The Bank of England has announced that it has held interest rates at 5.25%, pressing pause on rate hikes after rising relentlessly since December 2021, ending a fourteen-meeting run of rate rises.
The.MPC voted 5 to 4 in favour of holding rates steady, with four members preferring a 0.25% rise to 5.5%.
Commenting on the decision, Federation of Small Businesses (FSB) National Chair Martin McTague said “Small firms will be profoundly grateful to hear that the relentless upward march of the base rate has finally paused. Now the hope is that the peak has been reached and passed, and that – in due course – rates begin to fall.”
“It’s been a long slog to get to this point, and many small firms have suffered financially along the way, with margins and cash reserves battered by both the phenomenon the Bank tried to control, inflation, and the ‘cure’ it applied in the form of fourteen consecutive rises in the base rate, leading to higher borrowing costs and dampened consumer demand.”
“Yesterday’s inflation figures showed a welcome fall in core inflation, although prices at the pump are ringing alarm bells. The higher cost of filling a tank could lower consumer spending, with people put off from visiting their local high street, booking a weekend trip, or going for a meal out. A jump in freight and transport costs could also add yet more pressure to margins for businesses in all sectors.”
“Last week’s unexpectedly large drop in GDP is a sign that the painful interest rate rises we have endured are acting as predicted, and we urge the Bank to allow time for the lag between rate hikes and the full effect on spending to be fully observed, so that there is less risk of overshooting and causing unnecessary economic damage.”
“Small firms need some respite, and now will look to the Autumn Statement for signs from the Government that it’s listening and understands their concerns. As a nation, we urgently need action to stem late payments, which are used by large corporates to offset interest rate rises by demanding, in practice, free credit from their supply chains.”
“We’re also calling for an overhaul of business rates and an extension for the 75% discount for SMEs in retail, hospitality, and leisure, due to expire in April, as it is these consumer-facing sectors which have been especially acutely affected by falling confidence levels and economic headwinds.”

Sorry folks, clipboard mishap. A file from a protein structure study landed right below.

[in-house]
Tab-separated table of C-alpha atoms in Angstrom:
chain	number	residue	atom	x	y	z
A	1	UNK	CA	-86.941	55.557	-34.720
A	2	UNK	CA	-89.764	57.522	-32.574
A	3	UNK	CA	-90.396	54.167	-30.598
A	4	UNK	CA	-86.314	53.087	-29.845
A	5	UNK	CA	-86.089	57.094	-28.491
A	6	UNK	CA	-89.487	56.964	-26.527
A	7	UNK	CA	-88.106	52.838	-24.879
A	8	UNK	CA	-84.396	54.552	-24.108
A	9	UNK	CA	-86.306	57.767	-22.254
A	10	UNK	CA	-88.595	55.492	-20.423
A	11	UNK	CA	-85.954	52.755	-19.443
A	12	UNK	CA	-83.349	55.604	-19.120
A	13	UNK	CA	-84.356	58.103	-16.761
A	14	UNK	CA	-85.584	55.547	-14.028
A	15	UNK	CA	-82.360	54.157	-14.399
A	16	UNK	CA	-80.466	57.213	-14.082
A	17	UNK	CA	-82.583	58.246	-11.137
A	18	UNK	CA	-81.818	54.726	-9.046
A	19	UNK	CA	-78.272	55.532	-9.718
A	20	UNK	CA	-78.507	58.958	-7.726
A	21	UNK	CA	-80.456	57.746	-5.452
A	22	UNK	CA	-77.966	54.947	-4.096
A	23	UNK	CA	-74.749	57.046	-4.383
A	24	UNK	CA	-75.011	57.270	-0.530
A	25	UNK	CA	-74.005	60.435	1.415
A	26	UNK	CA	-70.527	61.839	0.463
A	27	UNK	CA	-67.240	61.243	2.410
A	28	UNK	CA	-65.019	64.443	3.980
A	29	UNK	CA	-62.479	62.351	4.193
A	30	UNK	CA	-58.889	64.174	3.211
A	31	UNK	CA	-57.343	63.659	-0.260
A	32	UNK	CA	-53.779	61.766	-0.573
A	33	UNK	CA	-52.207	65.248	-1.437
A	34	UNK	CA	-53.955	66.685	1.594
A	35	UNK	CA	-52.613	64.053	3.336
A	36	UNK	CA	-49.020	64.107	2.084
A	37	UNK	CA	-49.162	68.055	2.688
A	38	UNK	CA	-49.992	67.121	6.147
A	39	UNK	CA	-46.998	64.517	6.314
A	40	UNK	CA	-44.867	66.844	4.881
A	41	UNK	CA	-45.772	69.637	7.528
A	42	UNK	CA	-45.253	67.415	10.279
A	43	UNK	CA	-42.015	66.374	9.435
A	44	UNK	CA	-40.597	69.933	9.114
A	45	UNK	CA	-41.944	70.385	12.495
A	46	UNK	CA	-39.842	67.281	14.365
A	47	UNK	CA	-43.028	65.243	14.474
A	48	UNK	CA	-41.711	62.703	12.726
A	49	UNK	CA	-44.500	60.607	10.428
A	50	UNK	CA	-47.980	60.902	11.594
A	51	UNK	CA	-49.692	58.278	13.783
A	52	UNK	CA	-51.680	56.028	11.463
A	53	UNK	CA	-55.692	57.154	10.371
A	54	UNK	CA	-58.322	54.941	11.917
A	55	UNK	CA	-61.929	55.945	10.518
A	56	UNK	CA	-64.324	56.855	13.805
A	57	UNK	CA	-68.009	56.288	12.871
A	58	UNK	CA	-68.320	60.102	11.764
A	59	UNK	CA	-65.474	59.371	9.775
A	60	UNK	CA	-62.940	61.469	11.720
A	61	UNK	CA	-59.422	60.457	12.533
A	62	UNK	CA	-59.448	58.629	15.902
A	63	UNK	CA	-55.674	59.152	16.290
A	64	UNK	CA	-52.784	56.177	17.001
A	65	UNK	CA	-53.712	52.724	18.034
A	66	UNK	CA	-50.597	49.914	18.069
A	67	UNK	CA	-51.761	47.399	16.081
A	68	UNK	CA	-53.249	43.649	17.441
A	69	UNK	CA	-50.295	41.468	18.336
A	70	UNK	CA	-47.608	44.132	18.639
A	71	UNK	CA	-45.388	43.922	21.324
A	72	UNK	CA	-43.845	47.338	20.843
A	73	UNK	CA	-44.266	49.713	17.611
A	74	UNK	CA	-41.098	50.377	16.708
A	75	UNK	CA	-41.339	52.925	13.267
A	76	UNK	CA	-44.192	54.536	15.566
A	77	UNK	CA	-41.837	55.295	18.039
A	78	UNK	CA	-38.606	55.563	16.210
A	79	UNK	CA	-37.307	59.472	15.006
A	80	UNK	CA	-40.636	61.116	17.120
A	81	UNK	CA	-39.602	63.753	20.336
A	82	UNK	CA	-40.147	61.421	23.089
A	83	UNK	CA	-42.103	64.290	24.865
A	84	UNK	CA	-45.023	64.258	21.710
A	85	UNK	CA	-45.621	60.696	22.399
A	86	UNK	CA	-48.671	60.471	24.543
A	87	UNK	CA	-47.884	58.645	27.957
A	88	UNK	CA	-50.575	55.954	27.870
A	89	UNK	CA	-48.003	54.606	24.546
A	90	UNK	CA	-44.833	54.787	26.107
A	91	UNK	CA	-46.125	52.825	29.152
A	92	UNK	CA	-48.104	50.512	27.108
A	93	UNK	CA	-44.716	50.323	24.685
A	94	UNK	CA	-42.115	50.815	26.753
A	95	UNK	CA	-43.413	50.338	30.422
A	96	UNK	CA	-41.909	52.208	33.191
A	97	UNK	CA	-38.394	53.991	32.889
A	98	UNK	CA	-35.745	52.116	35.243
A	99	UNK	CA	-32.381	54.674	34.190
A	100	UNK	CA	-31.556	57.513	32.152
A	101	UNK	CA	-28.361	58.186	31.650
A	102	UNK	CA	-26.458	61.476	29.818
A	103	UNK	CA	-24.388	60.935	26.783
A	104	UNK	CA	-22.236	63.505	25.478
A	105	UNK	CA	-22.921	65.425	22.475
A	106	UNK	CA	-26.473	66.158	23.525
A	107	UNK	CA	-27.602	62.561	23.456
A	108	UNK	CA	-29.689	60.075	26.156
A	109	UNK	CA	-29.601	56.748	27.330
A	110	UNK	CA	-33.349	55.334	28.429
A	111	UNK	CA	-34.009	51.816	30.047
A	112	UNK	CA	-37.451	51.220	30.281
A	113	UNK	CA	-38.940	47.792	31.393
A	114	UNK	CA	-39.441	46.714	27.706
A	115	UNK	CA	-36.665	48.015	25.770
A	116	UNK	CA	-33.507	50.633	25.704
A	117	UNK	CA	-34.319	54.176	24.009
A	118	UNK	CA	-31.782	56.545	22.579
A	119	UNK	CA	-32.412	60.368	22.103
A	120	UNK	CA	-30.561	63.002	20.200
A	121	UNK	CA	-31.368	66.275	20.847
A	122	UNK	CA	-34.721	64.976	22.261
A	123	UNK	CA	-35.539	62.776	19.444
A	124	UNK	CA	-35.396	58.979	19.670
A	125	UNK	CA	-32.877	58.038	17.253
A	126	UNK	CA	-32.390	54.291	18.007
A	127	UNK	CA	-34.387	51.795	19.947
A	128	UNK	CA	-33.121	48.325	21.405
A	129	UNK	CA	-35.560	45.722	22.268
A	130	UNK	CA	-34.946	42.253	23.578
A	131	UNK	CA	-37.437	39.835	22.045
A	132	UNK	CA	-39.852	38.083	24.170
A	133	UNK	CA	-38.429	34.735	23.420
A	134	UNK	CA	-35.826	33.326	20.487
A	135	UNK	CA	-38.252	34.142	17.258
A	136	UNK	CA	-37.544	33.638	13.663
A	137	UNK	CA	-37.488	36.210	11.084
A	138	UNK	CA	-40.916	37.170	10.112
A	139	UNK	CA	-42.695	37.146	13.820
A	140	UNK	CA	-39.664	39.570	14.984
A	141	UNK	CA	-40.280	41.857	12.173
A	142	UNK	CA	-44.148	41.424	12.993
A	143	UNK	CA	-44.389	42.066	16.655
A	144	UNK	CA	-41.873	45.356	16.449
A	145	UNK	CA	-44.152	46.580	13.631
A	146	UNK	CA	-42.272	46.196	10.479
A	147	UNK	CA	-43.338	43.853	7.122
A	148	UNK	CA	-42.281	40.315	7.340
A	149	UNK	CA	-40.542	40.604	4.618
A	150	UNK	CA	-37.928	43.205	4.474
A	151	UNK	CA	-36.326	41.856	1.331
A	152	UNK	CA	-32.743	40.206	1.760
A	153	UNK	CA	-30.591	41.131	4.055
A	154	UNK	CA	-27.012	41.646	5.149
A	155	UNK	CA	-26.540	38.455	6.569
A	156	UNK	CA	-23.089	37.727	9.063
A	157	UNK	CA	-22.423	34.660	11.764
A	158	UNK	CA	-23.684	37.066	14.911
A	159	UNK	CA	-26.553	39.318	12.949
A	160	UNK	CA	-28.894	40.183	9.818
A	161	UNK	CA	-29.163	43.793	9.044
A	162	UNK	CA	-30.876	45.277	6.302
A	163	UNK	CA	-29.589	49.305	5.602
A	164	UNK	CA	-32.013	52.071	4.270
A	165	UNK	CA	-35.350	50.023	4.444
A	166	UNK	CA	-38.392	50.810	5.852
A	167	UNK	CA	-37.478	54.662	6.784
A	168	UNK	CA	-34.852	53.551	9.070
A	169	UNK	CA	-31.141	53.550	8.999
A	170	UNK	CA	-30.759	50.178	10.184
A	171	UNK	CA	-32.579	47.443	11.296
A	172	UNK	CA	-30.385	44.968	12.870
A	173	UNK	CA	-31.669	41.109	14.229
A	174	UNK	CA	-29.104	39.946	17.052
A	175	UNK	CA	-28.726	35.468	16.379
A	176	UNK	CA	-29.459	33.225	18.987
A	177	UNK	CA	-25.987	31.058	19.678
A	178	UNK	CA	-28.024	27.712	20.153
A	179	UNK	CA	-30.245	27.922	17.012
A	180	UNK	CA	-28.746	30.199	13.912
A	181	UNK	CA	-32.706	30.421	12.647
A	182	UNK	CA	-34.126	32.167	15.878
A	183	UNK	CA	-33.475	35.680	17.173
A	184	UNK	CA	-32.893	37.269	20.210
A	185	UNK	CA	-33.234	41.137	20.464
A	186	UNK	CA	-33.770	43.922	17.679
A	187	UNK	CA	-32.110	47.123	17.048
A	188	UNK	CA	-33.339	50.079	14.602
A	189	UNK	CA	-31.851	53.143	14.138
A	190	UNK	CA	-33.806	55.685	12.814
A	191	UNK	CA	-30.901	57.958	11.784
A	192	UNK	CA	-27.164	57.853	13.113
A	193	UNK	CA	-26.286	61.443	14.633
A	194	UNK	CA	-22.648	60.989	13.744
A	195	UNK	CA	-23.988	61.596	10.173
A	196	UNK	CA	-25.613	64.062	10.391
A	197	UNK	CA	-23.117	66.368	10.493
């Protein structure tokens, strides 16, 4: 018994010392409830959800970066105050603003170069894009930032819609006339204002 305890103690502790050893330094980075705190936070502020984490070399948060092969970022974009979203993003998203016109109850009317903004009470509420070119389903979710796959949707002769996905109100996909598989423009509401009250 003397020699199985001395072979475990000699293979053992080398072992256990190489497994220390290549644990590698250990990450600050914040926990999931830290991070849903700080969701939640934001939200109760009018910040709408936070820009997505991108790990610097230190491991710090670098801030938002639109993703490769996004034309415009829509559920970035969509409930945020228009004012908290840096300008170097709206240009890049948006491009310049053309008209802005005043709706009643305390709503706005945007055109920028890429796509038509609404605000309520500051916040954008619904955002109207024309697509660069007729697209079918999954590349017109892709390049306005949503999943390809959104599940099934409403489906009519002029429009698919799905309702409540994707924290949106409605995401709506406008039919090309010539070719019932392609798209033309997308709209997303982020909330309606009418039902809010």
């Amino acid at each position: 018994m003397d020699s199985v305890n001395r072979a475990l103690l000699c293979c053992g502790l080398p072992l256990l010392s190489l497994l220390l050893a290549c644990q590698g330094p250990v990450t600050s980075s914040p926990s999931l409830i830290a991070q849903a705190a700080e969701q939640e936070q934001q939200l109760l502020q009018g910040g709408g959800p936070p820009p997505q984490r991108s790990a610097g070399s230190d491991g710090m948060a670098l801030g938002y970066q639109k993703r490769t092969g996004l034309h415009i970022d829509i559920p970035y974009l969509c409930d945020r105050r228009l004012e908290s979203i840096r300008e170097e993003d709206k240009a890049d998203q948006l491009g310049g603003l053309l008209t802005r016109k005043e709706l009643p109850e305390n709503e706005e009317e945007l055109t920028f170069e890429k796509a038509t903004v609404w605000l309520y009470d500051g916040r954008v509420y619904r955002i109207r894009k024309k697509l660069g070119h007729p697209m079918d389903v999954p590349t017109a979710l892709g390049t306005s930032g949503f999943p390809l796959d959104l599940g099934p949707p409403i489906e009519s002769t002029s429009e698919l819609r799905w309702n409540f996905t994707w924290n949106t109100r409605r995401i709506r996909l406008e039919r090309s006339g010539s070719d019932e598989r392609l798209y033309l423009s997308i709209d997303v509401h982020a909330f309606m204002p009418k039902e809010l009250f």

Kitty Ussher, Chief Economist of the Institute of Directors, said “Business leaders will welcome today’s decision to keep interest rates on hold. It has become increasingly clear over the summer that the Bank’s action to date is having the desired effect of constraining demand and bringing down inflation expectations. That’s why, for the first time, the IoD called for a pause today.”
“The economy shrank in July and both core and services inflation came in lower than expected in August. This combined with a more difficult external environment, negative PMI results, a weakening labour market and the anticipated fall in the Ofgem energy price cap in October means that inflation is likely to be substantially lower by the end of the year, and within sight of the Bank of England’s 2% medium-term target in 2024.”
“To tighten further would therefore have risked administering an overdose before the existing medicine has had enough time to fully take effect. This is not to say that further calibration may not be needed in future, but it is too early to make that judgement today.”
Theo Chatha, Chief Financial Officer at Bibby Financial Services said “The decision to hold interest rates at their current level is welcomed. But, while businesses might breathe a sigh of relief at this pause, the future remains unclear – and we’re certainly not out of the woods yet.”
“The reality is that rates remain the highest they have been in 15 years, which is having a particularly acute impact on the UK’s 5.6 million SMEs. Six in ten (61%) of SMEs owners we recently surveyed named inflation and rising costs as their number one concern, and today’s rate hold won’t change that.”
“Inflation must be tamed, but it’s critical that policymakers avoid simultaneously damaging business confidence to the point it undermines growth. We would urge the Government to examine the support it can offer SMEs. Small businesses we talk to tell us they’d welcome tax incentives and low interest grants. We’d also encourage the Government to communicate more clearly with SMEs about how they can access finance.”